But her tweet, meant to protest the sale, prompted Israel supporters here to mount a social media reaction so successful that the Israeli wines sold out at the Hema and the campaign became the number-one trending topic on Dutch Twitter on Tuesday.
The opening shot for the #tipvanMieke campaign was a tweet that Zagt, a scholar and Electronic Intifada contributor with fewer than 1,300 followers on Twitter, posted Monday afternoon.
“Hey, Hema, you’re selling Efrat wine from Judean Hills [as] made in Israel. Is this possible? Efrat and Judean Hills are in occupied Palestinian land. Efrat is an illegal Israeli colony. Can you verify the origin? #hema #notAgainAye!??” Zagt wrote, attaching a picture of the bottles in question.
In reality, the Efrat Winery is one of Israel’s oldest and located in Tsor’a, a town that is located within Israel’s 1949 armistice line. Despite its name, the wine is not from disputed territory.
But Zagt’s tweet ended in more than a geography lesson.
Gideon van der Sluis, a Dutch-born Israeli business consultant, and several other pro-Israel advocates began engaging on Twitter with like-minded users about Zagt’s tweet, labeling it with a hashtag meaning “TipFromMieke.” Within 24 hours it became the top-trending item on Dutch Twitter, with people from around the country using it with pictures of freshly bought Efrat wine bottles.
Within hours, both the red and white Efrat wines were sold out from the online store of Hema — a huge chain with 525 stores in the Netherlands alone.
The social network campaign seems to have originated with the hard core of Israel’ supporters here — van der Sluis’ efforts to get it to take off were joined by those of Hidde J. van Koningsveld, who heads the CiJo pro-Israel group. But it seems to have reached far beyond the usual suspects from the Netherlands’ Jewish community of about 40,000 people.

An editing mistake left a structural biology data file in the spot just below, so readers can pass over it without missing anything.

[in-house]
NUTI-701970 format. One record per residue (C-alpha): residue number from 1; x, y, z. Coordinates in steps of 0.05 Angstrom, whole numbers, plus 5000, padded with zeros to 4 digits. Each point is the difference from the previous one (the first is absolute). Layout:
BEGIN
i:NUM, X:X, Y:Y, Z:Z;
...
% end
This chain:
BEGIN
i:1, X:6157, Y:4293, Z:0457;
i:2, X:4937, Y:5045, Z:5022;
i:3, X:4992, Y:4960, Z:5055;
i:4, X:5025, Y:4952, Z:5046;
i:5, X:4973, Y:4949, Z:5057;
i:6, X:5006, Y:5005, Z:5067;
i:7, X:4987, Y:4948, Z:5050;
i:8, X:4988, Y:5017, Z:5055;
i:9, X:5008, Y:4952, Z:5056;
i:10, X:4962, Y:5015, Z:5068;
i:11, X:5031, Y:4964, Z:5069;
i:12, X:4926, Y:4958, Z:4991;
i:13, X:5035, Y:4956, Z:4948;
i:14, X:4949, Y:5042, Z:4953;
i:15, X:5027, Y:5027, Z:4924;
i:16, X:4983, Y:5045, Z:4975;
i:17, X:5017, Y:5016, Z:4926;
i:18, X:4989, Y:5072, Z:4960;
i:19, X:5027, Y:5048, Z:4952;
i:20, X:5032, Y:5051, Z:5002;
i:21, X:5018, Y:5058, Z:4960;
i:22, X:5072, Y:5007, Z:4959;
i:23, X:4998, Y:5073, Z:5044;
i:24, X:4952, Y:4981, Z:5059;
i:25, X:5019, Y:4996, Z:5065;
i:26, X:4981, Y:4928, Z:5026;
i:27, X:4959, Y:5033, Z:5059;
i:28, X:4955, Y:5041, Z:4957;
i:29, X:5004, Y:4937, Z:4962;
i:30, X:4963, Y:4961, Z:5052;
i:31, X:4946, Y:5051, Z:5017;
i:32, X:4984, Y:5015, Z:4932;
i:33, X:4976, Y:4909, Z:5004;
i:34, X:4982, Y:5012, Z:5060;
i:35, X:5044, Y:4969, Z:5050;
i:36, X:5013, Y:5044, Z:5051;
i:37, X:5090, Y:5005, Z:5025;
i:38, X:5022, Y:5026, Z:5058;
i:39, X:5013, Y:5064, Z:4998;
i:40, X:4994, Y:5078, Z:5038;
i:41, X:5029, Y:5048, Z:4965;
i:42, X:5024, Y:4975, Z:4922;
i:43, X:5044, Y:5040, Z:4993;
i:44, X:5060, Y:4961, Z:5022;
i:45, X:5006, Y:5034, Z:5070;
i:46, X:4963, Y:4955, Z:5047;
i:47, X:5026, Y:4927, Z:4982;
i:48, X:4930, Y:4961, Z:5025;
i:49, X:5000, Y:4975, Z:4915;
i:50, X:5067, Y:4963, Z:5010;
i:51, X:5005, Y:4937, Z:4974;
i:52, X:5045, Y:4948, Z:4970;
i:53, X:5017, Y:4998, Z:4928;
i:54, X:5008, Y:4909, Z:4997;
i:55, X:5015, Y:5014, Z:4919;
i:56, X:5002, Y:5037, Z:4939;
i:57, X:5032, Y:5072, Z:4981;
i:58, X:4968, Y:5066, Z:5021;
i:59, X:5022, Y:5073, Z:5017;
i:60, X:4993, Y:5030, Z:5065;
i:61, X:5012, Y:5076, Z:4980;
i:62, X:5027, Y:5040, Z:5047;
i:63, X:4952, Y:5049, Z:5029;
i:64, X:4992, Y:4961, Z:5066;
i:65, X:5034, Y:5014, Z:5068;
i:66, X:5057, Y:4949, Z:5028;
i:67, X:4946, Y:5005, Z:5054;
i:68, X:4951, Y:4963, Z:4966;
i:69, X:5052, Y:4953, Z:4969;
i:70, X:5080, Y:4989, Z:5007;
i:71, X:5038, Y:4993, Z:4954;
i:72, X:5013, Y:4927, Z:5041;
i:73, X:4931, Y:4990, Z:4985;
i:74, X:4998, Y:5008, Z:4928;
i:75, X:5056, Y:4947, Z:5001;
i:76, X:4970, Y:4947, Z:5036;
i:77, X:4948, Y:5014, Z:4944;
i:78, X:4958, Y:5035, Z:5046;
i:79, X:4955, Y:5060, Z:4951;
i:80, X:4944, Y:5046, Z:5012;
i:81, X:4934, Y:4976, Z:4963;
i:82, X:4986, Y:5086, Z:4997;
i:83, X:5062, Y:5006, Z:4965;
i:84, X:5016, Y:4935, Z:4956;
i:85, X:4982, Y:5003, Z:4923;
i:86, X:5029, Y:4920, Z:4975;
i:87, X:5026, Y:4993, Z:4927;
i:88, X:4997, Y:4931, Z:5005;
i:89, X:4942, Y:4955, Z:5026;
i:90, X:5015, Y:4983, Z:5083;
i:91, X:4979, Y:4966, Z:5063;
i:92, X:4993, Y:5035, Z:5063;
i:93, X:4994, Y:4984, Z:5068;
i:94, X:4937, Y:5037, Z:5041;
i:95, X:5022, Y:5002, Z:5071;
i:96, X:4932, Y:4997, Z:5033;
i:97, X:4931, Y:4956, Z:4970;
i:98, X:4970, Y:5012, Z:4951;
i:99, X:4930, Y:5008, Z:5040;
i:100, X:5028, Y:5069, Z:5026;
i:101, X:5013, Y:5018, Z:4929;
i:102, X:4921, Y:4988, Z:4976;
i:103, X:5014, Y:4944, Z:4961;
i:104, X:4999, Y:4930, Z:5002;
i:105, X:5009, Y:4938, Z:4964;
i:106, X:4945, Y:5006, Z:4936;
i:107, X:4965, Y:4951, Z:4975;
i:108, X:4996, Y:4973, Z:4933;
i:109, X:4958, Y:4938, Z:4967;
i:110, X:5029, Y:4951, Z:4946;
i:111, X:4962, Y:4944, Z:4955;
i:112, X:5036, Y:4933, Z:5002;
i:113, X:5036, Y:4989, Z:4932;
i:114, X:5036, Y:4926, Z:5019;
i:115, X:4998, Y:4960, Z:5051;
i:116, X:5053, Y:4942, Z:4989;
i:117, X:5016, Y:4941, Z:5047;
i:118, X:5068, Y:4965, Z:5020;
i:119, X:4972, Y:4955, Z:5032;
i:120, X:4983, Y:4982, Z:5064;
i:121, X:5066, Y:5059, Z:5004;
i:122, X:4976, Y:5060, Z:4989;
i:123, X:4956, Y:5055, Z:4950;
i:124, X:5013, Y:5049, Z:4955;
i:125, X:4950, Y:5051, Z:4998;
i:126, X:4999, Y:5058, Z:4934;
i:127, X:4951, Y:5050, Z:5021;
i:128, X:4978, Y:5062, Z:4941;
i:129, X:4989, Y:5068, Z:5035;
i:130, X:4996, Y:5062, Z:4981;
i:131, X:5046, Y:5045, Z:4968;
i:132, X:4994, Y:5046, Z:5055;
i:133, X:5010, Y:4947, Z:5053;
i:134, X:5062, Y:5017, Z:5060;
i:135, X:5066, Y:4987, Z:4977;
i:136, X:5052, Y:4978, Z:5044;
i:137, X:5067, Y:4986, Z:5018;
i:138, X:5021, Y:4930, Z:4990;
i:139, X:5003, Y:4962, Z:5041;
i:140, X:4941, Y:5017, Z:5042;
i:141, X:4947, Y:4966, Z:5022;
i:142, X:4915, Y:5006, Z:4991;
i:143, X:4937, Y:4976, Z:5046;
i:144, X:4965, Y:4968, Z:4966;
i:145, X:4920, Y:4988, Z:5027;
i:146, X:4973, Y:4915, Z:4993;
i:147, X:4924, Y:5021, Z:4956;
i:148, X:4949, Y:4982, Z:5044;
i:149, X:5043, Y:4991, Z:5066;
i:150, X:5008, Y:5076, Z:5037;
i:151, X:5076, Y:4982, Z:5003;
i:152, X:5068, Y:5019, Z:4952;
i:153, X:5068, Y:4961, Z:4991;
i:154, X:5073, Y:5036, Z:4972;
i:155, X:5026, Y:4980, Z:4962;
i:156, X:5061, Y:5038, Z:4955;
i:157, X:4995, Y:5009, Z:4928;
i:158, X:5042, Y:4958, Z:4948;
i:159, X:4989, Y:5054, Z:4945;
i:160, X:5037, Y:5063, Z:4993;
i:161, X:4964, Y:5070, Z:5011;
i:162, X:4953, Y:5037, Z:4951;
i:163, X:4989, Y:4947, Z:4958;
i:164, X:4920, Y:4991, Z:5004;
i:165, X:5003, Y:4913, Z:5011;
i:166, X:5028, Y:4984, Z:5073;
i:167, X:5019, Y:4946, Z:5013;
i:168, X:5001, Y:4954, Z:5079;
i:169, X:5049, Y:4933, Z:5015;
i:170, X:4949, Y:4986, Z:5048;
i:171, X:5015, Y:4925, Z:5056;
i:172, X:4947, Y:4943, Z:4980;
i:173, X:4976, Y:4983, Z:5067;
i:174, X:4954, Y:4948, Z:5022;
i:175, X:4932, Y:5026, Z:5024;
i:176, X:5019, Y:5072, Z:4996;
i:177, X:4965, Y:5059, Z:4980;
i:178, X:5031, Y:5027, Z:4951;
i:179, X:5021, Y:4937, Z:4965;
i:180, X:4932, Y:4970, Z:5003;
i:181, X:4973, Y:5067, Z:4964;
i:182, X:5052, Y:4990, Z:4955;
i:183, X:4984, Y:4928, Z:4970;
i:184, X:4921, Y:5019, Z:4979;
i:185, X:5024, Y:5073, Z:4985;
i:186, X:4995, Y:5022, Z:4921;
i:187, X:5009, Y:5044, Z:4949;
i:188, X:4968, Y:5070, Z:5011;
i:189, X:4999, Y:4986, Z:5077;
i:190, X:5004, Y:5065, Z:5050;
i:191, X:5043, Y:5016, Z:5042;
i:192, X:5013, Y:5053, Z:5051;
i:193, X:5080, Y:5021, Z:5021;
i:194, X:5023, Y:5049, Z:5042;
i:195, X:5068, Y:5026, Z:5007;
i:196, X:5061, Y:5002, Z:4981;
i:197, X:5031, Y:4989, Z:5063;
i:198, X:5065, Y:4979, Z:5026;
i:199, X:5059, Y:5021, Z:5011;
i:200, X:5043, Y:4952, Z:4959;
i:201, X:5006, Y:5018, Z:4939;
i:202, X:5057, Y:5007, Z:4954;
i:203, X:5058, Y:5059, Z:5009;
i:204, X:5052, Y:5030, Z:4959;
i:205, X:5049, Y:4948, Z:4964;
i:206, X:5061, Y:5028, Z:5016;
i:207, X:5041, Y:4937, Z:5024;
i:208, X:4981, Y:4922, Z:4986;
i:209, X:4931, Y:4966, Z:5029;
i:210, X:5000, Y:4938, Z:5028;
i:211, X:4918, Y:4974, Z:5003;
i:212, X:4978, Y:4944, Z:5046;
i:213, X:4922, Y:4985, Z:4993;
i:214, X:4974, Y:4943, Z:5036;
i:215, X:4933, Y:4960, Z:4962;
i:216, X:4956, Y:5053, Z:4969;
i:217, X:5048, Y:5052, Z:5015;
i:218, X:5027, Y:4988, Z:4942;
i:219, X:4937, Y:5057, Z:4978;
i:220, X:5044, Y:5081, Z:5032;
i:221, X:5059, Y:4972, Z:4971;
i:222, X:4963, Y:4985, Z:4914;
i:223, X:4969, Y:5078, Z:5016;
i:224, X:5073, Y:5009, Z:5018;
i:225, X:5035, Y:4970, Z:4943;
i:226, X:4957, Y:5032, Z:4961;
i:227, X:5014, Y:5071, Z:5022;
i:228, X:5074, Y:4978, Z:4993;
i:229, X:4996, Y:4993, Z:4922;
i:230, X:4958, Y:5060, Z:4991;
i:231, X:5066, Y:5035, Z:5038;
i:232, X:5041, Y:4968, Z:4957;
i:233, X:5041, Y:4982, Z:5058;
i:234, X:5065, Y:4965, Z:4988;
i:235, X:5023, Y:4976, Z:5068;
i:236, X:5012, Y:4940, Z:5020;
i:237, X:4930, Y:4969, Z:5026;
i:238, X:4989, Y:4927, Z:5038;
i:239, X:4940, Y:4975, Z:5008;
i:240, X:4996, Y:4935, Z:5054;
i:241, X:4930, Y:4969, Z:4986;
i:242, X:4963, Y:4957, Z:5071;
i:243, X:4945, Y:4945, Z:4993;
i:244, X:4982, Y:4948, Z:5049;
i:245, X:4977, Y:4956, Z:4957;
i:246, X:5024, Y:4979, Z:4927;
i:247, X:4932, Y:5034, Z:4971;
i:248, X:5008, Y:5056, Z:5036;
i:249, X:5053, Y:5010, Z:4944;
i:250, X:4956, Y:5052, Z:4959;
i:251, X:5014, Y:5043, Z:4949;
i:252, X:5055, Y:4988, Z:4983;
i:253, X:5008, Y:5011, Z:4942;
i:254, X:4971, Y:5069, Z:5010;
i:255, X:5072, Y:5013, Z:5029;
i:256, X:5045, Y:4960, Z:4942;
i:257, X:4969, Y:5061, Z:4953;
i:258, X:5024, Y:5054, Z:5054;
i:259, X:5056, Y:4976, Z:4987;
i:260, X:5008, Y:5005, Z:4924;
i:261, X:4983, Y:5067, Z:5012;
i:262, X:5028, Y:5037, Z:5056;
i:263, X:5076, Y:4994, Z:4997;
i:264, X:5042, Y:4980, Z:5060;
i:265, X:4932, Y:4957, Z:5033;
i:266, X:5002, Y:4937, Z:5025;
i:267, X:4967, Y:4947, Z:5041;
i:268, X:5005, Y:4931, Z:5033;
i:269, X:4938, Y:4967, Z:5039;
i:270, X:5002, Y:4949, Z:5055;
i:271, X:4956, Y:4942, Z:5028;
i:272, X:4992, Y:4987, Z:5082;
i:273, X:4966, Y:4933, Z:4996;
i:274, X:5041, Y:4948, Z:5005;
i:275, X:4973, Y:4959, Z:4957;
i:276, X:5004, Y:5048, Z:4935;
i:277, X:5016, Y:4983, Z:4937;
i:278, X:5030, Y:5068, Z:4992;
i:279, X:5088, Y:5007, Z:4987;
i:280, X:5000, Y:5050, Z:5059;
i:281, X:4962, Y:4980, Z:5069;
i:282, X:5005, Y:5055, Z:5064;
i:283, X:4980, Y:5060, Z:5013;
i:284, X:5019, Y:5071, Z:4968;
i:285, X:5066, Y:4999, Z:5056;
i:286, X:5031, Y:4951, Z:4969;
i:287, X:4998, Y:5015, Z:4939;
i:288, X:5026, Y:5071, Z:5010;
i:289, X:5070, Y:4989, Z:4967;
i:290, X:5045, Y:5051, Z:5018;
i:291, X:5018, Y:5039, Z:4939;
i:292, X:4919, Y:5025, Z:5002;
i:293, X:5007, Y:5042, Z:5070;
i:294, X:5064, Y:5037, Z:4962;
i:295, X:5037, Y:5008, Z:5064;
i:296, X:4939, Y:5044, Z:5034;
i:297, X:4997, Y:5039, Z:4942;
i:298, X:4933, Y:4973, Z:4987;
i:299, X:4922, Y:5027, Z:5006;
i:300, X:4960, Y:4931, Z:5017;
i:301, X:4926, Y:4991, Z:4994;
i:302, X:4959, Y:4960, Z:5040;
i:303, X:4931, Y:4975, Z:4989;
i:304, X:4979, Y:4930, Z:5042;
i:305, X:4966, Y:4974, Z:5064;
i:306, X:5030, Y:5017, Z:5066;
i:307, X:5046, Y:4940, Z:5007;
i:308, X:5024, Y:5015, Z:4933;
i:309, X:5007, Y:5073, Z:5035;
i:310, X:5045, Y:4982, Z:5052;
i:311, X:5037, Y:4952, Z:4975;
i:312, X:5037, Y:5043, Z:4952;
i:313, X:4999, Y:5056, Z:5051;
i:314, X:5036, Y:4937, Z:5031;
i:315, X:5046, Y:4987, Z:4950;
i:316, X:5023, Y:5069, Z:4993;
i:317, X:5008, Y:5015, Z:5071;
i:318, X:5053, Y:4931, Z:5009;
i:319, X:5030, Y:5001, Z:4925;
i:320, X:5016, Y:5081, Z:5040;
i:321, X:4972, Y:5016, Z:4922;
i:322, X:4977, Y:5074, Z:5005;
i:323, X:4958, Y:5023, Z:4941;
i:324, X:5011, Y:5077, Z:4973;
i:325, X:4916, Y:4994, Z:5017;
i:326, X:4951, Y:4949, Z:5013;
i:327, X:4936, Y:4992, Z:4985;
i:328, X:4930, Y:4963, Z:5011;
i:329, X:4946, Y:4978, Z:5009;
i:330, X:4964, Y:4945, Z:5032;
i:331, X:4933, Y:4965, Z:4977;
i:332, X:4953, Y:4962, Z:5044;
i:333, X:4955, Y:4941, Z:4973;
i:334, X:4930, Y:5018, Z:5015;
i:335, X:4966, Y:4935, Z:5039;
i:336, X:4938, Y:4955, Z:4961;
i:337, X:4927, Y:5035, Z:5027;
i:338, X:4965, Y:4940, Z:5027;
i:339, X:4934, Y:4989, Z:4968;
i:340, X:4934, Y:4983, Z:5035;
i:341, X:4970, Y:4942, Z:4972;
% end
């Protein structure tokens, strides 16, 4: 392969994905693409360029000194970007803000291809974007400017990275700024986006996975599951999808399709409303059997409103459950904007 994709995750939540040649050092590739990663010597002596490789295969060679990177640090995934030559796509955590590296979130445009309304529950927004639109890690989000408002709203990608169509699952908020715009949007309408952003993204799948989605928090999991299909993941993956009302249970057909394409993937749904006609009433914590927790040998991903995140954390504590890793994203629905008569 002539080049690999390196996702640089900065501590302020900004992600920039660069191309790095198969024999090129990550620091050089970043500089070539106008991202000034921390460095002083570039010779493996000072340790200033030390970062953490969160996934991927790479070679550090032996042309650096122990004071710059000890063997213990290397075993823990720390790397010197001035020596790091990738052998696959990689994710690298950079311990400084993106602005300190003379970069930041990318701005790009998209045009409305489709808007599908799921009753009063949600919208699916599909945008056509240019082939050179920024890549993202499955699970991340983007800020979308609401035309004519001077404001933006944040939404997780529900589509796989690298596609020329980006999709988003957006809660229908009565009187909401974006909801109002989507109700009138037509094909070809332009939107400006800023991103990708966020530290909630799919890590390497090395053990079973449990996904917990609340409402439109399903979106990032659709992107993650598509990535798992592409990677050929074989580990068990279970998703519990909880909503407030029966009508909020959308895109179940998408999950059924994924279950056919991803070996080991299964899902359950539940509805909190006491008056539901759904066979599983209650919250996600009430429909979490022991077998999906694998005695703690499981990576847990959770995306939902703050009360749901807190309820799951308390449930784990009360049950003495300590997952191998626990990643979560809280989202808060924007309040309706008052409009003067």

Menno de Bruyne, a chief strategist for the Reformed Political Party, had a colleague post a picture of de Bruyne at the office with three Efrat Wine bottles.
Sjoukje Dijkstra, a journalist from Utrecht, wrote on Twitter: “Thanks for the tip! Straight to Hema!”
Henk Bakboord, a dancer and activist for the Jimmy Nelson Foundation for documenting indigenous cultures, also sarcastically thanked Zagt, adding that the Hema store at Amsterdam’s Oostpoort neighborhood still has Efrat wines “but they are selling out fast.”
They began selling even faster after Christians for Israel, an international group whose headquarters is just outside Amsterdam, posted an article on their website and Facebook page encouraging their many thousands of readers and supporters to buy Efrat Wines.
(Christians for Israel, which brings in 120,000 bottles of Israeli wine each year through its own import agency, the Israel Products Center, didn’t forget to plug their own products in their article about Hema.)
Yanki Jacobs, a rabbi from Amsterdam who runs Chabad on Campus here, said he was “delighted” about how the campaign turned out.
“It’s a pleasure to see, just a few days after Purim, something bad turning into something good,” he told the Jewish Telegraphic Agency.
Mieke Zagt, it would seem, had a different outlook on the whole extravaganza.
On Twitter, she seemed to suggest that the people mocking her were engaged in “intimidation and defamation.” Her hecklers, she added, “are showing their real Twitter nature,“ which she called “very disturbing.” Zagt did not reply to JTA’s request for comment on Twitter.
Hema have declined to say how many bottles were sold, citing their policy. But they acknowledged that many of their branches as well as their online store have run out of Efrat wine.
Esther Voet, the editor-in-chief of the NIW Dutch Jewish weekly, said she found the story amusing.
“It’s hilarious,” she told JTA. “Everybody started to buy Israeli wine.”